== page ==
When the euphoria of being madly in love enters the picture, concern for the environment is usually the last thing on couples’ minds. But as Earth Day 2012 approaches, it’s important to point out that the grandest of romantic gestures doesn’t have to be an eco-unfriendly one. Choosing a vintage or antique engagement ring over a new one can not only heighten the romanticism. It can also eliminate the harmful impact gold mining and diamond mining have on the earth.
Mother Nature Network recently singled out vintage and antique jewelry shops as one of the ways any wedding can be made greener. That is because choosing antique rings “helps with some of the dangerous manufacturing processes of gold.” An article in the “New York Times” a few years back titled “With This Ethical Ring I Thee Wed” highlighted some of these dangers.
Pointing out that “80 percent of all the gold mined today is fabricated into jewelry,” the article enumerated the gold-mining Earth Day–unfriendly impacts of what is unaffectionately referred to as “dirty gold”:
1. The use of cyanide “to retrieve the metal from base rock, which can pollute water and lead to the release of other pollutants like mercury”
2. Displacement of indigenous peoples to get at the profitable gold at all costs
3. Rock waste, 30 tons of which are “often needed to produce a single gold ring”
But gold isn’t the only material that makes an antique or vintage engagement ring a better choice for environmentally-conscious couples. With an estimated 80 percent of American brides receiving a diamond engagement ring prior to their nuptials, diamond mining enters into the equation as well.
According to the World Diamond Council, unregulated diamond digging can harm the environment in the following ways:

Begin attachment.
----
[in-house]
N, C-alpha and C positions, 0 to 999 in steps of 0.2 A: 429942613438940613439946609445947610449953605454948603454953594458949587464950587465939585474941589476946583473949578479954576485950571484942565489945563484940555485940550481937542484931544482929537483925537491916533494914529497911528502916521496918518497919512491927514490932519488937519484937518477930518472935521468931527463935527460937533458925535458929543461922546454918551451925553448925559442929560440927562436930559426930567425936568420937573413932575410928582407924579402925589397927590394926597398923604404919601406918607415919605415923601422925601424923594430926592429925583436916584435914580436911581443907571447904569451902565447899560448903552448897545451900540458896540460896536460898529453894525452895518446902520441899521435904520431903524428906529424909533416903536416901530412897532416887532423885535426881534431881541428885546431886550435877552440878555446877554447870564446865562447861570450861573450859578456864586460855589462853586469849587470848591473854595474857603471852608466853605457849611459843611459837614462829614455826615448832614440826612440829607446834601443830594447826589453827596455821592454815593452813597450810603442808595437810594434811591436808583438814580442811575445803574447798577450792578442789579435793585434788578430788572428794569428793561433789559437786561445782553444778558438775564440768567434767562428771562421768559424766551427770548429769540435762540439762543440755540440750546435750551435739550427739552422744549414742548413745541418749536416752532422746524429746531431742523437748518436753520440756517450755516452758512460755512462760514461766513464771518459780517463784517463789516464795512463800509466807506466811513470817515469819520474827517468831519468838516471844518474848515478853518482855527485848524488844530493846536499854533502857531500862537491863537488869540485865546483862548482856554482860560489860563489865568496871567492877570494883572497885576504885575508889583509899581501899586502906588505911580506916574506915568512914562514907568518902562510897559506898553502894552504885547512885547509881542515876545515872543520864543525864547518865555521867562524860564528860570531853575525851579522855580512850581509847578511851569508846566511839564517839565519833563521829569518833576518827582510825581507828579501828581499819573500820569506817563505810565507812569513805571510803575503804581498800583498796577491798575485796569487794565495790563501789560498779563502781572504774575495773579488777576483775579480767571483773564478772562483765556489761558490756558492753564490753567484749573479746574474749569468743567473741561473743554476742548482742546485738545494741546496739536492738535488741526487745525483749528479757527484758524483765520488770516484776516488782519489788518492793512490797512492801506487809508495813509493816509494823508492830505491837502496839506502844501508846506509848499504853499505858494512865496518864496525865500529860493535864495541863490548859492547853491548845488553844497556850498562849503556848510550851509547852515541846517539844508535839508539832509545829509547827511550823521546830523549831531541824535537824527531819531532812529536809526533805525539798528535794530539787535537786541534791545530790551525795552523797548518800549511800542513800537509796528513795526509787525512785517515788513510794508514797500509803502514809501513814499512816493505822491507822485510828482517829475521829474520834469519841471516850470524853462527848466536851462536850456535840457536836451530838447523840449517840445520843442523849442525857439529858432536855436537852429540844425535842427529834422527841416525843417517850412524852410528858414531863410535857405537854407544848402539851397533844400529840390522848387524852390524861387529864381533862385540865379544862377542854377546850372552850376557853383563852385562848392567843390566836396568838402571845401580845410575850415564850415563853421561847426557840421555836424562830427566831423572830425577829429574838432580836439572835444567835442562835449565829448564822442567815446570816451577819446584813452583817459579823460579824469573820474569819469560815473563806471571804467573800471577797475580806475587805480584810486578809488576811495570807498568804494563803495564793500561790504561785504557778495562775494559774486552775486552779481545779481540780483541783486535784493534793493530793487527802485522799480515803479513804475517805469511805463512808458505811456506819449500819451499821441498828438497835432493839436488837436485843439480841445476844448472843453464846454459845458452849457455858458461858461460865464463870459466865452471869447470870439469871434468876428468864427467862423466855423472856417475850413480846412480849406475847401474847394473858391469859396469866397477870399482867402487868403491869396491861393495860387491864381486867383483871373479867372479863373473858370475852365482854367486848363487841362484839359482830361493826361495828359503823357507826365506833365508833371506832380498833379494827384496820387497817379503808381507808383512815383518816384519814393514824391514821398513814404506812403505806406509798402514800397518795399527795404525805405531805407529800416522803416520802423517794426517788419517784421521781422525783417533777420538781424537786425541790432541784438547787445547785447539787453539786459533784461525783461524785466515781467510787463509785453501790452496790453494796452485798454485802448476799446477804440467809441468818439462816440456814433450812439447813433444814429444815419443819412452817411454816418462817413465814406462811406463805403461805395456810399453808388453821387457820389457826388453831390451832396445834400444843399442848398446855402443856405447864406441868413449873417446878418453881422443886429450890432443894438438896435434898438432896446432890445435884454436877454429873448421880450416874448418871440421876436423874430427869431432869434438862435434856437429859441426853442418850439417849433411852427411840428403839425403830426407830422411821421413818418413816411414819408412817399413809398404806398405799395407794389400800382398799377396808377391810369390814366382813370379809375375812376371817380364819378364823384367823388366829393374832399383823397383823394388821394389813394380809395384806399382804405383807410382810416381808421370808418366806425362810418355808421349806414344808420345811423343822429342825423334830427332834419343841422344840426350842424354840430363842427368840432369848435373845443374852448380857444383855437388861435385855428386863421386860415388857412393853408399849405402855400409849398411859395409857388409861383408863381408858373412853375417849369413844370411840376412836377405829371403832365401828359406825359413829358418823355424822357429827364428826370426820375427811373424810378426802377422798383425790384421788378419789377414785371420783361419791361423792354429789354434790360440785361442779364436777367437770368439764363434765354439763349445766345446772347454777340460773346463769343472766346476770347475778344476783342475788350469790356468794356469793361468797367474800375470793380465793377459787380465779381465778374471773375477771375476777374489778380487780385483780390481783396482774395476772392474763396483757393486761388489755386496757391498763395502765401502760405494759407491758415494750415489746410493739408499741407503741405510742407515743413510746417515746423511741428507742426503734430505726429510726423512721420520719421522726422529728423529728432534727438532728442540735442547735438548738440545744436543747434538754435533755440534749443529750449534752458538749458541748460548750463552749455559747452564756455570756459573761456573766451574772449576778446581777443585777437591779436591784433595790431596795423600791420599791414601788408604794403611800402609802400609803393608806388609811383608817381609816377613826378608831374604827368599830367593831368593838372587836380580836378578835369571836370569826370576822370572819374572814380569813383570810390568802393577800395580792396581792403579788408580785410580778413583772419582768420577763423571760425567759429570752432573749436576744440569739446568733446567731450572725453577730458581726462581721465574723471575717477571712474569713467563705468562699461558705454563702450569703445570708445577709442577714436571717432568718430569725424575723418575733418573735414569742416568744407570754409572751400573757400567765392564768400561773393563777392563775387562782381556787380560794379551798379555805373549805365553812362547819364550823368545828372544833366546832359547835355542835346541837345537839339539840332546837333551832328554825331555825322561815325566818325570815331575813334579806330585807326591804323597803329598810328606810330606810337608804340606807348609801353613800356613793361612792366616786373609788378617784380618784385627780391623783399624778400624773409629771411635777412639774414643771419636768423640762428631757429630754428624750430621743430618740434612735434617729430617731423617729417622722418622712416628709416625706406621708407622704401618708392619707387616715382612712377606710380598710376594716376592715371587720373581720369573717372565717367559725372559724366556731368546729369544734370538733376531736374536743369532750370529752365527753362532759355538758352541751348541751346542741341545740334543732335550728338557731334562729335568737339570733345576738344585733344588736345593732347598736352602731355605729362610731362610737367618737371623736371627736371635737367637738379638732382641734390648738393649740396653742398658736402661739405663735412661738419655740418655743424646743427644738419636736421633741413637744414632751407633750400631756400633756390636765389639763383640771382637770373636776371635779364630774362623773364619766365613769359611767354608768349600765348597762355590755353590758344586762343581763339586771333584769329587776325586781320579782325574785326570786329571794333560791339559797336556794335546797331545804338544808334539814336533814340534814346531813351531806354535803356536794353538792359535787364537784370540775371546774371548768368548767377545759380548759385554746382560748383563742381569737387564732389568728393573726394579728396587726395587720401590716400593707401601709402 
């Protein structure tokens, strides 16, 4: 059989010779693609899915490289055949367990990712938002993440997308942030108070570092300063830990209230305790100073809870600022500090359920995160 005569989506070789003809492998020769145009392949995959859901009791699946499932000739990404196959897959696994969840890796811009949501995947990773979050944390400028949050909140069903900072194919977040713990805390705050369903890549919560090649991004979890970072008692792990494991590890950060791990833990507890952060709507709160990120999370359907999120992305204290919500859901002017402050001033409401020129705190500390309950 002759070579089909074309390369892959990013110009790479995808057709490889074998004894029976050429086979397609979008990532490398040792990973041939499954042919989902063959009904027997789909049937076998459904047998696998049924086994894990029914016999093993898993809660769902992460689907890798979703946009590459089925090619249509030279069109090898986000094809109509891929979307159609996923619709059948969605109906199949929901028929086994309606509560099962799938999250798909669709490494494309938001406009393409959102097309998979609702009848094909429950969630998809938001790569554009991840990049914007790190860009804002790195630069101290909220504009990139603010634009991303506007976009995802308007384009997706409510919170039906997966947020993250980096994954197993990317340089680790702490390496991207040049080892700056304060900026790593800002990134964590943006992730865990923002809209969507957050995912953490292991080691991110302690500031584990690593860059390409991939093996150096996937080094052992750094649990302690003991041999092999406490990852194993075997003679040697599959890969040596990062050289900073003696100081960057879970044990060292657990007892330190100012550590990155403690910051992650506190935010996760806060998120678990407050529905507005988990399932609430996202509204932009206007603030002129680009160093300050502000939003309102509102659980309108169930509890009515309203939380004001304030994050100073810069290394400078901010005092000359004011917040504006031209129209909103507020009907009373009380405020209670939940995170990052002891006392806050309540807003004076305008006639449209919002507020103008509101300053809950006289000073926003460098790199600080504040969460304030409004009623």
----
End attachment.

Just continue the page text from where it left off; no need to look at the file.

1. Land disturbance – “Diamond mining uses a variety of methods, some of which involve the removal of large quantities of soil from the earth.”
2. Energy use and emissions – The carbon emissions that are a byproduct of diamond mining “are considered to be a major factor in global warming and climate change,” both vital environmental concerns this Earth Day.
3. Waste and recycling – Waste produced by mines “can include oil, paper, scrap metal, batteries, tires and small quantities of plastic and glass.”
4. Use of water –¬ “Diamond mining uses water, rather than chemicals, for extraction,” making “it even more important that the diamond mining process does not pollute natural water sources and that it uses as little [water] as possible.”
5. Impact on Biodiversity – Diamond mining occurs in diverse places around the globe, disrupting delicate ecosystems in the process.
Because the gold and diamonds in vintage and diamond engagement rings were mined long ago, no additional impact is made on the earth by grooms-to-be who buy them and brides-to-be who wear them. As a result, they align with Earth Day’s agenda of protecting and preserving the environment.